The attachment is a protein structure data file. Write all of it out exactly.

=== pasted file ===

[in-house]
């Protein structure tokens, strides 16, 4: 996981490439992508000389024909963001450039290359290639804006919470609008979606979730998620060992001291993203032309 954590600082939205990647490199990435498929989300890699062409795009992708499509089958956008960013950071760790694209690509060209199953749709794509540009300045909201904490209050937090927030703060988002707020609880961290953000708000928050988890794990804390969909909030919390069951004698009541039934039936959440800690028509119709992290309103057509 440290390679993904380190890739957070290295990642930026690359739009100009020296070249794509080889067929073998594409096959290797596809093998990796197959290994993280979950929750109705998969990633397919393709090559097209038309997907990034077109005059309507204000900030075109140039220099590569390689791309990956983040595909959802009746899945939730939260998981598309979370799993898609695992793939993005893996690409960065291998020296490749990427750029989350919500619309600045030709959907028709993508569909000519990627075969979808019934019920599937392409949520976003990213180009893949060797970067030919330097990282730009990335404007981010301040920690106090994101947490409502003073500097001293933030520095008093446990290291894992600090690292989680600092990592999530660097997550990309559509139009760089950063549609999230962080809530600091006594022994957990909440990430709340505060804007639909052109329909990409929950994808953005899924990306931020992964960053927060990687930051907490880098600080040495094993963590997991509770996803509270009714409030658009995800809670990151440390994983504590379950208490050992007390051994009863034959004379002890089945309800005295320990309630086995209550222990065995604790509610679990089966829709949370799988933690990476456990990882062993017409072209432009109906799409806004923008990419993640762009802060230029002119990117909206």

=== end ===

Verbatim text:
[in-house]
């Protein structure tokens, strides 16, 4: 996981490439992508000389024909963001450039290359290639804006919470609008979606979730998620060992001291993203032309 954590600082939205990647490199990435498929989300890699062409795009992708499509089958956008960013950071760790694209690509060209199953749709794509540009300045909201904490209050937090927030703060988002707020609880961290953000708000928050988890794990804390969909909030919390069951004698009541039934039936959440800690028509119709992290309103057509 440290390679993904380190890739957070290295990642930026690359739009100009020296070249794509080889067929073998594409096959290797596809093998990796197959290994993280979950929750109705998969990633397919393709090559097209038309997907990034077109005059309507204000900030075109140039220099590569390689791309990956983040595909959802009746899945939730939260998981598309979370799993898609695992793939993005893996690409960065291998020296490749990427750029989350919500619309600045030709959907028709993508569909000519990627075969979808019934019920599937392409949520976003990213180009893949060797970067030919330097990282730009990335404007981010301040920690106090994101947490409502003073500097001293933030520095008093446990290291894992600090690292989680600092990592999530660097997550990309559509139009760089950063549609999230962080809530600091006594022994957990909440990430709340505060804007639909052109329909990409929950994808953005899924990306931020992964960053927060990687930051907490880098600080040495094993963590997991509770996803509270009714409030658009995800809670990151440390994983504590379950208490050992007390051994009863034959004379002890089945309800005295320990309630086995209550222990065995604790509610679990089966829709949370799988933690990476456990990882062993017409072209432009109906799409806004923008990419993640762009802060230029002119990117909206």